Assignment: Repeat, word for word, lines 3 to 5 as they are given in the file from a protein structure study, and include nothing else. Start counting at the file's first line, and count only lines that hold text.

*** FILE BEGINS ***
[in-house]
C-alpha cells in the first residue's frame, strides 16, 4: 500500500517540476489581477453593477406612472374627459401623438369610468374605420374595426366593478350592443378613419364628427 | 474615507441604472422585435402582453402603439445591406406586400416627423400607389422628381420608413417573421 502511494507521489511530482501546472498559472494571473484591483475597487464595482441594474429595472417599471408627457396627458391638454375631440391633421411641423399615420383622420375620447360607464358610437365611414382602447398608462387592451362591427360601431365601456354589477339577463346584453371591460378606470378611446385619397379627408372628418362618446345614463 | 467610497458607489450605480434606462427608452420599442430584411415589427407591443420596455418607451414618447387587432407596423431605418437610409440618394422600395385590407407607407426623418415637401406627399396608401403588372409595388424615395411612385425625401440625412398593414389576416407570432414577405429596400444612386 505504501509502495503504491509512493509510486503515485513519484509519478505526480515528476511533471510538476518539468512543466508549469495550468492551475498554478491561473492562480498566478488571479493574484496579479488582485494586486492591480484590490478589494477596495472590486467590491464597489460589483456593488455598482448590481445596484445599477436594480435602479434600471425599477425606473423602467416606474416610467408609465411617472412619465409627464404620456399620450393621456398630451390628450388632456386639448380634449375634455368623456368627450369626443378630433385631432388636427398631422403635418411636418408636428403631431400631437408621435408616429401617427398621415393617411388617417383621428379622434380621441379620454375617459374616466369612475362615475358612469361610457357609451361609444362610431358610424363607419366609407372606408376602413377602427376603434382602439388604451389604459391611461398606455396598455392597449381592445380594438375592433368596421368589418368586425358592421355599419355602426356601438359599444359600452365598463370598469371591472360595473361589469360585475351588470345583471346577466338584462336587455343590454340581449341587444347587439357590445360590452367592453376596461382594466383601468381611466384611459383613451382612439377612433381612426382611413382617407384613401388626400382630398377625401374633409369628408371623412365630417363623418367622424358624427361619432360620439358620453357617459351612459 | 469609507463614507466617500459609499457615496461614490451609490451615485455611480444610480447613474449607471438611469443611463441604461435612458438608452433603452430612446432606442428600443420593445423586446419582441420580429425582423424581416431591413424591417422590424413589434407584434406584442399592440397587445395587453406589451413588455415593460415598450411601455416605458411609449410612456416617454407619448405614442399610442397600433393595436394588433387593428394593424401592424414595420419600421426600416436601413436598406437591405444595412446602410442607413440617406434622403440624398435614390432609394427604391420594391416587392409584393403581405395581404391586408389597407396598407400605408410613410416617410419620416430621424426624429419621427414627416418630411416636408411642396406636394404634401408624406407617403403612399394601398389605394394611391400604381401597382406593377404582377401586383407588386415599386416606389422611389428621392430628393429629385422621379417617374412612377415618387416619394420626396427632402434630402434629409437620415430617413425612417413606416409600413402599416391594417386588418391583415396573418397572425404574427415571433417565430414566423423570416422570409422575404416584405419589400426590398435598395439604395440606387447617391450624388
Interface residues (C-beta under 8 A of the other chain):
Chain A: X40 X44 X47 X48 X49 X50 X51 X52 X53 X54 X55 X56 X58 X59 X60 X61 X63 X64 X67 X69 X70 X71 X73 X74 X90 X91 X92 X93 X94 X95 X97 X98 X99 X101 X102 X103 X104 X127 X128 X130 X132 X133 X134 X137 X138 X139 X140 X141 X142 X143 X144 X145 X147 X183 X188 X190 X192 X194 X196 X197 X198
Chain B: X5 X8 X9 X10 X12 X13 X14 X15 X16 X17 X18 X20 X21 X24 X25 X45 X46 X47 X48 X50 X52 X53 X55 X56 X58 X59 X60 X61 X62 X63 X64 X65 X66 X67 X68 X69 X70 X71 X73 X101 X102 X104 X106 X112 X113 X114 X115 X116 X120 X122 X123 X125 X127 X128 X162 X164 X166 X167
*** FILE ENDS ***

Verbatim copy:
Interface residues (C-beta under 8 A of the other chain):
Chain A: X40 X44 X47 X48 X49 X50 X51 X52 X53 X54 X55 X56 X58 X59 X60 X61 X63 X64 X67 X69 X70 X71 X73 X74 X90 X91 X92 X93 X94 X95 X97 X98 X99 X101 X102 X103 X104 X127 X128 X130 X132 X133 X134 X137 X138 X139 X140 X141 X142 X143 X144 X145 X147 X183 X188 X190 X192 X194 X196 X197 X198
Chain B: X5 X8 X9 X10 X12 X13 X14 X15 X16 X17 X18 X20 X21 X24 X25 X45 X46 X47 X48 X50 X52 X53 X55 X56 X58 X59 X60 X61 X62 X63 X64 X65 X66 X67 X68 X69 X70 X71 X73 X101 X102 X104 X106 X112 X113 X114 X115 X116 X120 X122 X123 X125 X127 X128 X162 X164 X166 X167